Serena Williams, Naomi Osaka, WTA speak out as Chinese tennis star Peng Shuai remains missing
Tennis pros and politicians are demanding action against China as doubts continue to grow over the safety and well-being of missing world-class doubles champion Peng Shuai. Stars Naomi Osaka, Serena Williams, and Chris Evert are among those speaking out. The hashtag #whereispengshuai trended on Twitter this week.,
Tennis pros and politicians are demanding action against China as doubts continue to grow over the safety and well-being of missing world-class doubles champion Peng Shuai. Stars Naomi Osaka, Serena Williams, and Chris Evert are among those speaking out. The hashtag #whereispengshuai trended on Twitter this week.
Peng, 35, wrote a post on Weibo, a Chinese social media platform, alleging sexual abuse she suffered at the hands of China’s former vice-premier Zhang Gaoli. Peng claimed Zhang, 75, forced her to have sex despite repeated refusals following a round of tennis three years ago.
The post was quickly deleted and Peng has since disappeared from social media and public view. Tennis players and officials, led by Women’s Tennis Association CEO Steve Simon, are demanding a full investigation into Peng’s claims as well as assurances of her safety and wellbeing.
China’s state-owned TV outlet CGTN last week posted an email it claimed Peng sent to Simon, but he said the email only further raises concerns and doubts about Peng’s safety. He noted that the statement did not echo the same tone and sentiments of her original post about the allegations.
Simon escalated the matter and threatened to pull tournaments from the country if China does not provide an appropriate response.
In response, CGTN on Friday released photos that Peng supposedly posted on her WeChat moments. The undated photos show Peng with a black cat in front of a giant collection of stuffed animals, but those photos – which have not been verified – have not eased concerns.
“Unless and until Peng Shuai herself appears and is clearly speaking freely, any other communications should be treated with skepticism, especially when they are coming from Chinese state media,” Sophie Richardson, the China director at Human Rights Watch, told Forbes.
Patrick McEnroe, a retired U.S. player and host of the Holding Court podcast, applauded Simon for taking a “pretty big stand” on the matter and threatening to pull tournaments over the matter.
“I believe the ATP should come out alongside and show their solidarity with the women’s tour and say: if we don’t get the answers and guarantee of her security and so on, we’re out too,” McEnroe said during an interview with Fox News.
“The tour is going to have to say – and of course, individual players can say ‘I’m not going to China,'” he continued. “I think to make a statement of serious import is going to have to be the women’s tour initially, and I would encourage the men’s tour to follow suit.”
McEnroe noted that around 11 to 12 tournaments regularly occur in China. All current tournaments have moved out of the country due to COVID-19 concerns, but that doesn’t necessarily speed up the process of removing tournaments should the organizations decide to follow through on Simon’s threat.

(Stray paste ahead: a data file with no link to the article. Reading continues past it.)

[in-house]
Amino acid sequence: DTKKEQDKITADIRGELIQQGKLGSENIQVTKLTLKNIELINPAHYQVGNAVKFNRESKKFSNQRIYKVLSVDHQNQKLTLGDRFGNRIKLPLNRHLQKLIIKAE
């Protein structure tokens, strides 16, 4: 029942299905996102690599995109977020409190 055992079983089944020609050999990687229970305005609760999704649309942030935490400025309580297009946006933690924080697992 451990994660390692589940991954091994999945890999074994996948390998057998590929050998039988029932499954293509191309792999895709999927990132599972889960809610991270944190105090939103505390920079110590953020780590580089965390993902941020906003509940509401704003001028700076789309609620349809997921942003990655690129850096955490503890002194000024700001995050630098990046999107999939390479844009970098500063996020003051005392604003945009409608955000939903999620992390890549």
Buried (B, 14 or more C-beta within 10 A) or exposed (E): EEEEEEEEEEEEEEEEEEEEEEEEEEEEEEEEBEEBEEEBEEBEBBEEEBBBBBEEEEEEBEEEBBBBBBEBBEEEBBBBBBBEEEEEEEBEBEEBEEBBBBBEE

Sports and media are grappling with the profound effects China’s communist rule may have on them wherever they operate. In contrast to the WTA’s clear stand, the NBA had a public row with China over Hong Kong and free speech, attracting widespread criticism. The Olympics remain under threat over China’s lack of response to Peng’s situation, but no one has fully committed to pulling back Olympic support and participation from the games in Beijing next year. Disney, Nike, and other major international companies have also sparked criticism for their relationships with China’s government.
Removing the tennis tournaments from China would provide a significant economic blow to any sport, but McEnroe highlighted how tennis has had to cope with “the reality” of less lucrative tournaments during the pandemic, which he said proves tennis can cope with the changes.
“I feel proud to be part of the tennis community and, in my own small way, doing my part to speak out about it,” McEnroe said. “I feel this is the moment for us together and say ‘This isn’t right.'”
Republican senators also applauded Simon’s action as they demand President Biden respond in some way to China’s continued silence over the matter.
Sen. Ted Cruz, R-Texas, wrote a letter to Simon to express support for his demands and commitment to pull events from China if Beijing officials do not comply.
“Steve Simon and the @WTA are setting a far too rare example of standing up to the Chinese Communist Party’s brazen crimes and human rights abuses,” Cruz tweeted along with his letter.
Biden recently told reporters he has considered a “diplomatic boycott” of the games due to a number of issues between the U.S. and China. In this case, the U.S. would not send an official government delegation to the Olympics, but athletes would still compete.
Sen. Marsha Blackburn, R-Tenn., told Fox News that Biden needs to do more to address Peng’s situation.
“In light of tennis star Peng Shuai’s disappearance, it has become increasingly apparent that the safety and security of Team USA athletes cannot be guaranteed at the 2022 Beijing Olympics,” Blackburn said. “The Communist Chinese Party’s unchecked power and zero accountability puts our elite American athletes in danger.”
“That is why I’m calling on the United States Olympic Committee to refrain from sending American athletes to the 2022 Olympics,” she continued. “President Biden should instead host the Freedom Games in the USA to allow athletes the opportunity they deserve to compete.”
Peng Shuai reached the rank of #14 in the world in singles in 2011 and #1 in doubles in 2014.
Fox News’ Bryan Preston contributed to this report.